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I've pointed all internal links to no follow and fixed the duplicating
title tag attributes. The site has no duplicate pages & redirects. Also it has valid meta title and description attributes.
The problem is when someone does a simple search query for a specific keyword my website appears in the last 3-4 pages. Example: if there are 730 result pages, my website will be on the 728 or 729 page; if the result pages are 200 my website will be on the 199 page.
I think this is some kind of google hold/ban. That's why I need to know what could cause my site results to appear at the end of google queries?
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[edited by: tedster at 9:05 am (utc) on Dec. 19, 2006]
How are you checking the serps? thats a lot of pages to manually scan
I am guessing here, but are you using automated scanning software of some sort?
If you are, well, you should read Google webmaster guidelines an other terms of service
I mean the internal links - in order not to cause repeated linking.
This doesn't sound right at all to me. There's no reason to use rel="nofollow"on internal linking. You may have created some problems with that -- I would suggest removing the nofollow attribute from your internal links. It tells Google 'I don't trust the target page of this link, do not send it any Page Rank from this page.'
If you have something like this on the home page:
menu-bar HOME WIDGETS BLUE-WIDGETS ABOUT CONTACT
Then only the homepage is crawled and indexed but not WIDGETS BLUE-WIDGETS ABOUT CONTACT
In order to get the whole site spidered you need to remove the no-follow.
Also, even if those results are displayed as normal, if they are shown after supplemental results from other sites... they're practically supplemental themselves waiting for the tag to be stamped on them. ( Might not be the case though )
More interestingly... if you don't have sitemaps submitted... a good hint would be the answer to what their last cache date is?
I'm with tedster on this, that you should not have put the nofollow on the links. Even if you have G sitemaps and thus let the bot know where to look for the pages, all the relevance coming from the internal links would be eventually dropped, not to mention that PR will be choked right on the homepage. Sooner or later all pages will drop to zero.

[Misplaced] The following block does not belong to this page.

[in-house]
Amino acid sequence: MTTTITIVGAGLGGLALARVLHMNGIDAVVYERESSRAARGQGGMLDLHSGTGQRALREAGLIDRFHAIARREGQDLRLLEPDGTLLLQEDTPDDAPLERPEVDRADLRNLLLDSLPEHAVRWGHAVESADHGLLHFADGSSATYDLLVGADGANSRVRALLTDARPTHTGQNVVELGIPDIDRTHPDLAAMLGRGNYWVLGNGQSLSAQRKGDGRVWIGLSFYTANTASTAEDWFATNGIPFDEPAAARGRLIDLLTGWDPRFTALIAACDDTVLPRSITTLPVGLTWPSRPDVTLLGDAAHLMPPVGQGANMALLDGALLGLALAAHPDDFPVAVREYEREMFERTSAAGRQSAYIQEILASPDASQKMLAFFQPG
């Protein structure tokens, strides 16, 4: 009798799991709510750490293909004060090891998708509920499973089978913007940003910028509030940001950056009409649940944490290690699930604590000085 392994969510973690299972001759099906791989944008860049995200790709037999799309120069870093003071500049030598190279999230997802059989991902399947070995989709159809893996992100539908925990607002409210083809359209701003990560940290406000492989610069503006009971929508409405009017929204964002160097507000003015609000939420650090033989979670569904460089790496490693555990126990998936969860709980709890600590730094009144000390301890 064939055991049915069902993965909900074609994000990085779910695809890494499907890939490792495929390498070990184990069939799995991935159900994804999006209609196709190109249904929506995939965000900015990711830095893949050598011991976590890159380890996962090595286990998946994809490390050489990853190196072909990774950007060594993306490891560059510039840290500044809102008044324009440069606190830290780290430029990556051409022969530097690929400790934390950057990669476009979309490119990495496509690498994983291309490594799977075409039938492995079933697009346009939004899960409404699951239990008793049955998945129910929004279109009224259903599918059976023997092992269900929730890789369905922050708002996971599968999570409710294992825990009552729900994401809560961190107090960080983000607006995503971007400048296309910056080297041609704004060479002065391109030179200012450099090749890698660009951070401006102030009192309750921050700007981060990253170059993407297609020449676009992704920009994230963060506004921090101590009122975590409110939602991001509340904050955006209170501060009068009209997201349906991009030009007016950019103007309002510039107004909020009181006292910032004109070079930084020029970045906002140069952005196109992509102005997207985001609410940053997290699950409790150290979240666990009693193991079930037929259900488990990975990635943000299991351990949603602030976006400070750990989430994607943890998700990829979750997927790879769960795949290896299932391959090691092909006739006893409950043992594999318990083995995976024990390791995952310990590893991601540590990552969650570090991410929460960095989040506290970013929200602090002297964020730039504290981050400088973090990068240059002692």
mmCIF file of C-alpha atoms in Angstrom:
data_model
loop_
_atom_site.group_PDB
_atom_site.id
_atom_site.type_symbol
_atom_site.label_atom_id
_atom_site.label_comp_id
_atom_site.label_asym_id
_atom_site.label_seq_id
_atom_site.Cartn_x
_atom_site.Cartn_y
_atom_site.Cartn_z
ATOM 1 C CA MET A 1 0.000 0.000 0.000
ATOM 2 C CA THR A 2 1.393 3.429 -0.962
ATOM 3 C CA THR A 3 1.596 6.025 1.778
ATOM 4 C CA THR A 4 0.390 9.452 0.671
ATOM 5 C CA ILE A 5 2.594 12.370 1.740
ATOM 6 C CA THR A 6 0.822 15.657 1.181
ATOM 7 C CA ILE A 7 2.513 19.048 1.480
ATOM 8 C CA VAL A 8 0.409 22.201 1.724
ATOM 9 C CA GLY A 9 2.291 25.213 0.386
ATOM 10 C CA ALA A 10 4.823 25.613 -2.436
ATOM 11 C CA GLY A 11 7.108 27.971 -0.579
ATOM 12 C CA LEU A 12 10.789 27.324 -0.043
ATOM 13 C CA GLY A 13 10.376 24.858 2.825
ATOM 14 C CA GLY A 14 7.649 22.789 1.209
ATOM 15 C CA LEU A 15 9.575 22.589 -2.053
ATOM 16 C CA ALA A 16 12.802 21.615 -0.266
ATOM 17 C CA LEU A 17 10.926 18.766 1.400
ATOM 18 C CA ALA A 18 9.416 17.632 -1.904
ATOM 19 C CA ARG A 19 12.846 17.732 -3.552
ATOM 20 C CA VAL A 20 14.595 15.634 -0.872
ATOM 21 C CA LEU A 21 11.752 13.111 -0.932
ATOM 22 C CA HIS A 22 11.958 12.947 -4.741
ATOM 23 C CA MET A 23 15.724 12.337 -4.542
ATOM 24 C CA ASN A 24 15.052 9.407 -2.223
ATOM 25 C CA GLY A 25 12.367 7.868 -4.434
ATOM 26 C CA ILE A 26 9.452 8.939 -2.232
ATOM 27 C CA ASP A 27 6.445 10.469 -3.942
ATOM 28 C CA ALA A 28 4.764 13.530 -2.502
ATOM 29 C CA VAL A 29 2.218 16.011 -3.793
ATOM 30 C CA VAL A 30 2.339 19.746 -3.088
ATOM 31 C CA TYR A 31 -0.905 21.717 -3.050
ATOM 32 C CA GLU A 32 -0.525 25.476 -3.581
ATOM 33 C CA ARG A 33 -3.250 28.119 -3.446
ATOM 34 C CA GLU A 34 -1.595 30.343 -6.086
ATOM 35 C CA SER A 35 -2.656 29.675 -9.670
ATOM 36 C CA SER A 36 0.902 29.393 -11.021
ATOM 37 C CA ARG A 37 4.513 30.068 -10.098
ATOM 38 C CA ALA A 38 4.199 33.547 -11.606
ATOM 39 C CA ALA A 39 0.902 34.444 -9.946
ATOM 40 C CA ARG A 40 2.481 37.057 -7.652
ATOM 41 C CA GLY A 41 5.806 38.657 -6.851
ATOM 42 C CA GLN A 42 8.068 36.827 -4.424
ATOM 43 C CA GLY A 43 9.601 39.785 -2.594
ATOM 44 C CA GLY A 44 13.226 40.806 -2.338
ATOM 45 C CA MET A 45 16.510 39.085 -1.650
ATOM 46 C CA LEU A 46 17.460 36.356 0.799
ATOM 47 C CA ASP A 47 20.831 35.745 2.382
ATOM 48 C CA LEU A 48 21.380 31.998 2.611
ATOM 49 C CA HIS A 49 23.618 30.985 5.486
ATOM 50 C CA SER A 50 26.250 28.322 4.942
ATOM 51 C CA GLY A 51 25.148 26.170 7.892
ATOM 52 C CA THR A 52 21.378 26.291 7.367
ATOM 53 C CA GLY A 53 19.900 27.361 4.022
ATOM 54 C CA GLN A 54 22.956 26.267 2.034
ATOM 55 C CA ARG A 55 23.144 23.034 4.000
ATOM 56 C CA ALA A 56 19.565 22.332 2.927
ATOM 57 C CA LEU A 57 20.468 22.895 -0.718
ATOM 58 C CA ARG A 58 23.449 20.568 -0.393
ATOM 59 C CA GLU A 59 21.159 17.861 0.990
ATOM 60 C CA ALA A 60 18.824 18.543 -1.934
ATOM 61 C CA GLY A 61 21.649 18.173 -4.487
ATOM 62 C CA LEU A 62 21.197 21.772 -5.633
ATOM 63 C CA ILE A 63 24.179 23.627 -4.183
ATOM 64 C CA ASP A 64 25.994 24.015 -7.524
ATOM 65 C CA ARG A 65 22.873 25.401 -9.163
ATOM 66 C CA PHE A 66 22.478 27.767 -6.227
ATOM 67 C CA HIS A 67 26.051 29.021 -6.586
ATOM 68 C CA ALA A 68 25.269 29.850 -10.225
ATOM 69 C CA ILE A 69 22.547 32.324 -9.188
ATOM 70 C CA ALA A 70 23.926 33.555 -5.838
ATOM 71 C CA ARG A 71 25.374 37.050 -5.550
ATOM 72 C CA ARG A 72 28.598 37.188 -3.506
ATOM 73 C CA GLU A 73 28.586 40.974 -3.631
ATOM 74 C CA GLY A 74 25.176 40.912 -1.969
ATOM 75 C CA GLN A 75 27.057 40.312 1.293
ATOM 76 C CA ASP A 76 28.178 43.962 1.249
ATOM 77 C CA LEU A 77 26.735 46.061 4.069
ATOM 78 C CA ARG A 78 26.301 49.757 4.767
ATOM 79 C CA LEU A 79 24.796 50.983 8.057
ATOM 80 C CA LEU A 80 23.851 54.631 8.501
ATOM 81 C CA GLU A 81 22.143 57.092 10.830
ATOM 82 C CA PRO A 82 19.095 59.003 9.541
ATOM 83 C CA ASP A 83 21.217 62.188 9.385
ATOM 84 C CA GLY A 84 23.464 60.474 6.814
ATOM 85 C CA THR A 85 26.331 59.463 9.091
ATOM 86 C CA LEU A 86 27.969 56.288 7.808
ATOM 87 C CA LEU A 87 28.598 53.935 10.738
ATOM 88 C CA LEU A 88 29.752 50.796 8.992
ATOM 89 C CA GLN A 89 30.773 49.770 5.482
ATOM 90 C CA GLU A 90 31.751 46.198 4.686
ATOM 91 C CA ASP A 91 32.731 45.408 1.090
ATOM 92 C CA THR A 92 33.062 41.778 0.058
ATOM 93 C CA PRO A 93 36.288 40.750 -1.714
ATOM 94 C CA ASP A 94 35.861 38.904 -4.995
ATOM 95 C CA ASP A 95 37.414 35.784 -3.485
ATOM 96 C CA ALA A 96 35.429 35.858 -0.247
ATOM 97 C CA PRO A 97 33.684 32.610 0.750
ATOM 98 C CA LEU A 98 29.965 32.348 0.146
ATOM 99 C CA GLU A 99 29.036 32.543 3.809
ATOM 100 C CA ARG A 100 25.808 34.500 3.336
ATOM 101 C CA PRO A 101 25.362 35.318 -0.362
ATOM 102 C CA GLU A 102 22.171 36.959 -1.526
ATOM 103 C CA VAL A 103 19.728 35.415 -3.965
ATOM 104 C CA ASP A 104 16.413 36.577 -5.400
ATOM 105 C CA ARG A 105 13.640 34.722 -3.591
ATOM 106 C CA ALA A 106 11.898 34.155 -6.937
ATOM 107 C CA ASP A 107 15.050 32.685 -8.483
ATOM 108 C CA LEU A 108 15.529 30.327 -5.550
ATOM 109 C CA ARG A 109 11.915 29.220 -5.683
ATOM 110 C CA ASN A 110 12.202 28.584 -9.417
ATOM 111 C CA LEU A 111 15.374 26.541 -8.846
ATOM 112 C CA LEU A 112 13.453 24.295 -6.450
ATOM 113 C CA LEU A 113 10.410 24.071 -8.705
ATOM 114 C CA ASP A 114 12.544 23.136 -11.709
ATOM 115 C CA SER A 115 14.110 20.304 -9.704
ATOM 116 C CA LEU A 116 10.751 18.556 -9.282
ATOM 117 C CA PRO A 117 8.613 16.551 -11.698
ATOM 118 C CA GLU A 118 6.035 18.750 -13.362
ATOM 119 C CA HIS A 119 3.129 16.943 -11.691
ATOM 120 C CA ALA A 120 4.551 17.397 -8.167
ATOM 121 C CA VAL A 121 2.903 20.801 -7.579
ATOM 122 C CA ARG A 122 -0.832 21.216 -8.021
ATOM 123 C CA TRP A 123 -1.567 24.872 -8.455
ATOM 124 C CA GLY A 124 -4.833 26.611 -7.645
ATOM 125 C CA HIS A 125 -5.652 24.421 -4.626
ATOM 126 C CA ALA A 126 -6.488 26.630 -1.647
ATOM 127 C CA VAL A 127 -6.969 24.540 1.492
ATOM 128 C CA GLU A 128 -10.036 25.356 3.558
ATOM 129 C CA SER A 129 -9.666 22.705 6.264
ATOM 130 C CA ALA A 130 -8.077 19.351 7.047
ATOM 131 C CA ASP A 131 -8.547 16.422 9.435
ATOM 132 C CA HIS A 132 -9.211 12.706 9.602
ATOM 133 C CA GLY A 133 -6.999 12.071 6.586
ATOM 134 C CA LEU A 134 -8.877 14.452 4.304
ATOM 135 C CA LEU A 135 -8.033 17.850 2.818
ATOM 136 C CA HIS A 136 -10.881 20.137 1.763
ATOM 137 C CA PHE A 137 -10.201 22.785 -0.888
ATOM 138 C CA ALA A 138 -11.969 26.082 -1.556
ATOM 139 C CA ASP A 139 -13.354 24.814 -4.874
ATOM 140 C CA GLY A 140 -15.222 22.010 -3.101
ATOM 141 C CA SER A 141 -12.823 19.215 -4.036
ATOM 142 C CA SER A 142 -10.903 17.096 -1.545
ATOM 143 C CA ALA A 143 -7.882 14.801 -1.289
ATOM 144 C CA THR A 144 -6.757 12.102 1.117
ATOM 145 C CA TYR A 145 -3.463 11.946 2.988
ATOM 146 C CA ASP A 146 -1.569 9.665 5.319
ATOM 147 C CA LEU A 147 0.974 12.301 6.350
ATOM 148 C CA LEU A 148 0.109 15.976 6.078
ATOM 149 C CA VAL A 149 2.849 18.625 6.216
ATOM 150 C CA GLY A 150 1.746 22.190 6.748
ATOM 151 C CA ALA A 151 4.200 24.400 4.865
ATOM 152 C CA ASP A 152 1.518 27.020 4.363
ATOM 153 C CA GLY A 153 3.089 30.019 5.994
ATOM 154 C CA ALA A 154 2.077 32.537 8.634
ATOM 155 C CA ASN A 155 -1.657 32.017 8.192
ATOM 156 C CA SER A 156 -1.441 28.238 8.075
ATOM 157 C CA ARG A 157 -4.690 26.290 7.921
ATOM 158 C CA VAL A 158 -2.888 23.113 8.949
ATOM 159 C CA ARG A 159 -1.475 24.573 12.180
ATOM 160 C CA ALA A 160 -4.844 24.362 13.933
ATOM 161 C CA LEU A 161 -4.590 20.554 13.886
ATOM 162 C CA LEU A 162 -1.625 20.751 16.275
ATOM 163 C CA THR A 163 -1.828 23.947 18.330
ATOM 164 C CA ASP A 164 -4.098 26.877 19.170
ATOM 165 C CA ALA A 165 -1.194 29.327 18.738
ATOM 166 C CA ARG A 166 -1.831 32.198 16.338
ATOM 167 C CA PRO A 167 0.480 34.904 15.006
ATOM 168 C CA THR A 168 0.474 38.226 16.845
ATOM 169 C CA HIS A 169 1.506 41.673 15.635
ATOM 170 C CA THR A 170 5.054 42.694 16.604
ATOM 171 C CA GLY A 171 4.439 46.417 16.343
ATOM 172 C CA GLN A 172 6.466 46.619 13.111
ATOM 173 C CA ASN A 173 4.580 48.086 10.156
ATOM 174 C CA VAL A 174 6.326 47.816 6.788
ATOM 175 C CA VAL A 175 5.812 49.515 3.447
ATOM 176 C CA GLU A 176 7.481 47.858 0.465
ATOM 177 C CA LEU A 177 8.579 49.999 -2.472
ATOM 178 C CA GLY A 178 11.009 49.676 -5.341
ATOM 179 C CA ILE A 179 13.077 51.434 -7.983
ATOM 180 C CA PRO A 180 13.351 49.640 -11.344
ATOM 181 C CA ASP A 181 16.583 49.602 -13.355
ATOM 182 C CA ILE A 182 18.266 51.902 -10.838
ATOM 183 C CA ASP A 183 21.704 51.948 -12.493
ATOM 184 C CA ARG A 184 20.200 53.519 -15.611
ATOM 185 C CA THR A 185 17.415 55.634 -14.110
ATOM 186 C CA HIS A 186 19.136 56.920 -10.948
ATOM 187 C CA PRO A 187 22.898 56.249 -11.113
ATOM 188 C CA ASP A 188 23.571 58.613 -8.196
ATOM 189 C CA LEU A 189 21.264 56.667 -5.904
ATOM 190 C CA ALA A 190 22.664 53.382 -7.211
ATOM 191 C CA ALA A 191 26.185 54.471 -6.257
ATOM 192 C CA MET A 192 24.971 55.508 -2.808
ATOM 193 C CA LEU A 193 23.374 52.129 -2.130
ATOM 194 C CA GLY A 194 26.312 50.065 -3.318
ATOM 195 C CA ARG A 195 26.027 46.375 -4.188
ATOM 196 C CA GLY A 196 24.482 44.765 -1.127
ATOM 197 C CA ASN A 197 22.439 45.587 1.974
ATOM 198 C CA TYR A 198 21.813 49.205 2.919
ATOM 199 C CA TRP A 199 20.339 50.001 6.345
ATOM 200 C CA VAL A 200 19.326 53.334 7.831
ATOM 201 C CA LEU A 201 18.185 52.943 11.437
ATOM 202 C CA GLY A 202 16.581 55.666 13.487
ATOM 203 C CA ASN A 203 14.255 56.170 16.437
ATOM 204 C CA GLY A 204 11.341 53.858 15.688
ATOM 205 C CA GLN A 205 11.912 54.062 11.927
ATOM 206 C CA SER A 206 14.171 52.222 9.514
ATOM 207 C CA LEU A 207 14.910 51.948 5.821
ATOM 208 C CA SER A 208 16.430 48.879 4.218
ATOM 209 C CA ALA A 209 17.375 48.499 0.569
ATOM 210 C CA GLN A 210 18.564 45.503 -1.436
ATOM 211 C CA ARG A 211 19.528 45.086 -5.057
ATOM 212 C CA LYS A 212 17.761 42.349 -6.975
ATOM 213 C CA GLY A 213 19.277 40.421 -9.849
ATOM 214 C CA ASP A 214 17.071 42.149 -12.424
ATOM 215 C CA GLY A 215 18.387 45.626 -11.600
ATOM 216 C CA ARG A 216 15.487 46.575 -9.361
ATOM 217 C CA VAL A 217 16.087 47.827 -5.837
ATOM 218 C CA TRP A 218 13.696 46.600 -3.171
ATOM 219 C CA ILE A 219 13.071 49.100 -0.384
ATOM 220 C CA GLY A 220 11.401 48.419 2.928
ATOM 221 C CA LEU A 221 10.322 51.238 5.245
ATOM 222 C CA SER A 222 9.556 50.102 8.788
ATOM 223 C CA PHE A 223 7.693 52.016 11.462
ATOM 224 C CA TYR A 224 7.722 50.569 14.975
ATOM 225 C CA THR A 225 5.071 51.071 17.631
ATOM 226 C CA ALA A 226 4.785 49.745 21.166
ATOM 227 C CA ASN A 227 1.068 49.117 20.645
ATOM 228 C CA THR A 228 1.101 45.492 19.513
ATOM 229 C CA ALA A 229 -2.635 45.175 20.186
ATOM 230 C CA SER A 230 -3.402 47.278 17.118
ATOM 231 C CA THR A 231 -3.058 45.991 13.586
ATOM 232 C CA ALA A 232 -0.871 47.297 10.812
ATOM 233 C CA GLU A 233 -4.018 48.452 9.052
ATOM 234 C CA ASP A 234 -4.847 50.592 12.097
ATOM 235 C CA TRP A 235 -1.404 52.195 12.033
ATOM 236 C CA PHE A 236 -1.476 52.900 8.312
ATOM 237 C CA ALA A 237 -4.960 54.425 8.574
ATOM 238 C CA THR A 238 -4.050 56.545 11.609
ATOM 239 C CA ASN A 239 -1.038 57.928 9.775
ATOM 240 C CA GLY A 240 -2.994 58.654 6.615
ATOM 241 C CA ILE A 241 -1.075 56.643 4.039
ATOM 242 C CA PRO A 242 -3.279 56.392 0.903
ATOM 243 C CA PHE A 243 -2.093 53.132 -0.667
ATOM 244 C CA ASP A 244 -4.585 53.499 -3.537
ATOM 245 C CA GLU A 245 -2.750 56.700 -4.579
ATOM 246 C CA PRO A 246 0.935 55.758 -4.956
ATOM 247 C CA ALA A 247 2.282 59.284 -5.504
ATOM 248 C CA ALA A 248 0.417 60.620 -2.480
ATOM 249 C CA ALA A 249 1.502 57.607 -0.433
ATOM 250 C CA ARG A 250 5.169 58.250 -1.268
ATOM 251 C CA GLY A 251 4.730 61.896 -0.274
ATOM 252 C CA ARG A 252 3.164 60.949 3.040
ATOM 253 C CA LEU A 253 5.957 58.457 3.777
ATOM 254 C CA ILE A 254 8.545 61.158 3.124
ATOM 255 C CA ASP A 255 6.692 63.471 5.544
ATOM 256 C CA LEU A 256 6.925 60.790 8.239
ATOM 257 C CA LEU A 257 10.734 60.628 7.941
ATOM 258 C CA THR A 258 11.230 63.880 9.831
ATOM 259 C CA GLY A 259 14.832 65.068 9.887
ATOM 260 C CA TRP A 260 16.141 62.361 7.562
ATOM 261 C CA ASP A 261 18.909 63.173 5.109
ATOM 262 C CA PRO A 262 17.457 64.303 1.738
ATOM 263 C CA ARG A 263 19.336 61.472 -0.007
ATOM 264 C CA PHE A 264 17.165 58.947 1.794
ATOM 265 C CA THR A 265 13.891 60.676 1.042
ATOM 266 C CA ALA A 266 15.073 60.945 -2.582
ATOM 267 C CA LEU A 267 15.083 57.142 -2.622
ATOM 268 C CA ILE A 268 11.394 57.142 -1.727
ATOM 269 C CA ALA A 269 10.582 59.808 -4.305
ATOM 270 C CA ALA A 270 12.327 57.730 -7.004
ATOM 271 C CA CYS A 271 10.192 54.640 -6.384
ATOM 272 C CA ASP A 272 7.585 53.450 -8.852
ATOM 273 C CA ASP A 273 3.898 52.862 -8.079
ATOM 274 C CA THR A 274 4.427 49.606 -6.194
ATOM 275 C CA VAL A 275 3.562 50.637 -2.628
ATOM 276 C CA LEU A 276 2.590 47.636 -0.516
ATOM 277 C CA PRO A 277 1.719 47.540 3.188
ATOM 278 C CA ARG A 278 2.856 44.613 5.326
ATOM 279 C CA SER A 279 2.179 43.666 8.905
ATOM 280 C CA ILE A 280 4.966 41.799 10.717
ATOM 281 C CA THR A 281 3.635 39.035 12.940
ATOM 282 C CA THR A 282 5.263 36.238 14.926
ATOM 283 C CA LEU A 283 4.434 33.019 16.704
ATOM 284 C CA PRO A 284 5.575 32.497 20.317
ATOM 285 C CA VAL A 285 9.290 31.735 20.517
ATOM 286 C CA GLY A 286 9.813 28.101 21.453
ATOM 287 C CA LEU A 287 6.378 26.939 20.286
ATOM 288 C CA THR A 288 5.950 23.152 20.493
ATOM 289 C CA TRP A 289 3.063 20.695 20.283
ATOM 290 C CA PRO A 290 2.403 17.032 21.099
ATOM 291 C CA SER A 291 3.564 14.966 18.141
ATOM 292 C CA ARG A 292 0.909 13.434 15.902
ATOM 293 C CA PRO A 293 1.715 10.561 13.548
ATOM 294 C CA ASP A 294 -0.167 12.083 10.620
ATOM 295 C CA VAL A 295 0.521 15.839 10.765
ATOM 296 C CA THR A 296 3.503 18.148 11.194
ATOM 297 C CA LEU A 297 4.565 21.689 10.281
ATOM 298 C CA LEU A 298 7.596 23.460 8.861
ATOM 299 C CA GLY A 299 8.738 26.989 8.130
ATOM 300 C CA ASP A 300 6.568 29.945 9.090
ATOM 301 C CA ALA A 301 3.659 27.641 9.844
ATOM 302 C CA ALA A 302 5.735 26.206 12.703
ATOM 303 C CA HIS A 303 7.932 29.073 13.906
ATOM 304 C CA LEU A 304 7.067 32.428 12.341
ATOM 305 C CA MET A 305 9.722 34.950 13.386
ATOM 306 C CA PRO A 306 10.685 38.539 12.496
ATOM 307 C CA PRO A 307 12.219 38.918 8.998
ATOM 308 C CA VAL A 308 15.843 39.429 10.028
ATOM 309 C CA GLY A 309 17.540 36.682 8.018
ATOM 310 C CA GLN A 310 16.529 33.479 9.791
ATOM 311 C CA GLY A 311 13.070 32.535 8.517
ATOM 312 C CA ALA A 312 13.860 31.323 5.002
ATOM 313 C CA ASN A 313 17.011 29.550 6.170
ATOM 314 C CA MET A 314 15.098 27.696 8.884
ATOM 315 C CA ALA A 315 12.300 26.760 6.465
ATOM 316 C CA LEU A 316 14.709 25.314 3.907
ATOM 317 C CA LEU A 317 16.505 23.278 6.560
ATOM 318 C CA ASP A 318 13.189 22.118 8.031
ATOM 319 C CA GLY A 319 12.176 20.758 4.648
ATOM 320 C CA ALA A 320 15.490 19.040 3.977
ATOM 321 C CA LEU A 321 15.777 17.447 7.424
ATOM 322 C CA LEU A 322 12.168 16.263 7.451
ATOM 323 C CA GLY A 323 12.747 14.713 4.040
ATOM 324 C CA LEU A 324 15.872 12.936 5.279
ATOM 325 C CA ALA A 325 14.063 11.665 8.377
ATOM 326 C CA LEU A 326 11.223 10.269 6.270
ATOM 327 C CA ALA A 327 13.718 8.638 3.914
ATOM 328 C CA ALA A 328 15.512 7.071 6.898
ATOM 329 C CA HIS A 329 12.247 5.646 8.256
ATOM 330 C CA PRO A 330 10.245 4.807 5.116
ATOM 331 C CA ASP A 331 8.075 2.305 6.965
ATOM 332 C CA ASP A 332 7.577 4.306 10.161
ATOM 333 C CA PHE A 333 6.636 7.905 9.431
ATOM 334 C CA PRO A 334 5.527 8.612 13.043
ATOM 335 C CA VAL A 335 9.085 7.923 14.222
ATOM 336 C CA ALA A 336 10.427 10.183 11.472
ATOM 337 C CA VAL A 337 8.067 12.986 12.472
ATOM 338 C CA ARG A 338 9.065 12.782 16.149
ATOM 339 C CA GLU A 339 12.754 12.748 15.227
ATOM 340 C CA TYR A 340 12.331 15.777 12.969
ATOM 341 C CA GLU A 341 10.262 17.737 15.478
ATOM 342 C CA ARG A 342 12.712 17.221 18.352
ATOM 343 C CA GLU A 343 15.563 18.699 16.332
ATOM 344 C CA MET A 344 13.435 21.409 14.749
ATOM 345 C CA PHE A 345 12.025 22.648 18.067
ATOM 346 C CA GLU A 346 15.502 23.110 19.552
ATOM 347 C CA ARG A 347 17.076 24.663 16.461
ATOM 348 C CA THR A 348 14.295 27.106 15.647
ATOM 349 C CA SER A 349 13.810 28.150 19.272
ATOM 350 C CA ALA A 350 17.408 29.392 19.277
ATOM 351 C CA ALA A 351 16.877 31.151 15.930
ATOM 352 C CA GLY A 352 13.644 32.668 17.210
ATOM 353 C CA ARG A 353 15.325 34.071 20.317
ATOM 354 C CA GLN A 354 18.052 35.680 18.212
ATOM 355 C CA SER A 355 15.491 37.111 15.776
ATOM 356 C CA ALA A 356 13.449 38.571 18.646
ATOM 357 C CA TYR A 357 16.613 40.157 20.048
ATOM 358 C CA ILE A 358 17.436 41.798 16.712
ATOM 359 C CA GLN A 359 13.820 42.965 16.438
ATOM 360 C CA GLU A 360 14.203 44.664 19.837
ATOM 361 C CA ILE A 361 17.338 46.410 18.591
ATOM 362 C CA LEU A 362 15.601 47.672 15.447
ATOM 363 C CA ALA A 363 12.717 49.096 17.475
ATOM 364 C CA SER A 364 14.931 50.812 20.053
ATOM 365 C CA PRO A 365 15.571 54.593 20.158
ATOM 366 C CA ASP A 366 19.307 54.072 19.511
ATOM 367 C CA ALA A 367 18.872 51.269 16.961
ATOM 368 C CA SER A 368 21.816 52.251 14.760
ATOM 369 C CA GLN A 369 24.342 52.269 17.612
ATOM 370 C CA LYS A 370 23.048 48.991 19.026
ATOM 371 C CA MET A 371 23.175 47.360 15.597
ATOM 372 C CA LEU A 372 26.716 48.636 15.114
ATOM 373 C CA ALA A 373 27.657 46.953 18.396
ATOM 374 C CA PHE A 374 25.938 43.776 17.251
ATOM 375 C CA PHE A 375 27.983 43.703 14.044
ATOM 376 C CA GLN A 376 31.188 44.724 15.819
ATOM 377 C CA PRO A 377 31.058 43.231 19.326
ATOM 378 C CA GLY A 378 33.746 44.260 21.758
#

Meaning you WILL have your pages indexed in G normally ( until they'll get marked as supplemental for not having PR at all ) ...but they won't come up for anything, and even if they do, a PR1 page will outrank them.
You'll need to weed out which pages to index and which not... and put the NOINDEX tag in the header. And/or disallow them in the robots.txt. But nofollow WITHIN a site's internal navigation sounds pretty counter productive if you ask me ;)
Not that i'm telling all this from experience, i'm just improvising based on what i've read here... and am interested in your results ;D
Then this summer I've decided to remove all the meta keyword and description tags
You mean there are NO description tags?
That might be a problem.
Also the PR you see now is not live, it's from sometime late august.
It might be completely different by now.
There's no "sandbox", it's the effect from having no trust, a penalty keeping you from gaining it or not being linked from trusted sites. A reinclusion request might have called in someone from google re-evaluating your site and thus lift a penalty but... then again it might still be there ( if there was any ), hence the low positions. Or it might have been issued again because of an offsite factor they didn't see just by looking at your site. You should double check any links you have in and out.
There's no mirror site, is there?
If you've gone over the following checklist:
- remove the nofollow from internal links
- add unique meta description and title to ALL pages
- make up your mind on canonical URLs and do the 301 redirects
- from www to non-www or the other way around
- from index.? to /
- if there are any dupe pages... that can be disallowed by a pattern, disallow them in the robots.txt
- if there's no pattern use NOINDEX in the html header
- go through your incoming and outgoing links ( remove bad sites )
- remove massive footers, especially with tons of anchor text links
- internal navigation should be consistent with the words it uses
- remove sitewide outbound links
- remove sitewide inbound links to you from other sites
- remove unnecessary syndicated content, blog rss, news, temperature, whatever :P
- see if anyone is scraping you or not ( are those articles ONLY on your site? )
- see if the pages are being cached with the changes
- add one or two weeks for the links to be refreshed in the database
... once this is done and STILL nothing...
Then it might be safe to say that you ARE doing something that calls for a penalty in G's eyes :P ( or the site is constantly being filtered by a quality filter, which is not a penalty )
(i haven't seen your site... besides how would i know ;)
Also if the 302s were AFTER your reinclusion request that got you your trust back, that might be the reason for losing it again.
Okay... too many options.
What was the cache date of the pages?
Next step will be probably to remove the whole website from google's index and submit it again later for reinclusion in order to regain trust.
And you'll see how it really is.
The site: command won't show supplementals for subdirectories.
btw. you can't remove a site and then get it indexed again... well you can but most parameters will remain the same. But as far as i see it's not trust that's causing you problems...
I very strongly suggest you add meta descriptions back to the pages, stat.
But as far as i see it's not trust that's causing you problems...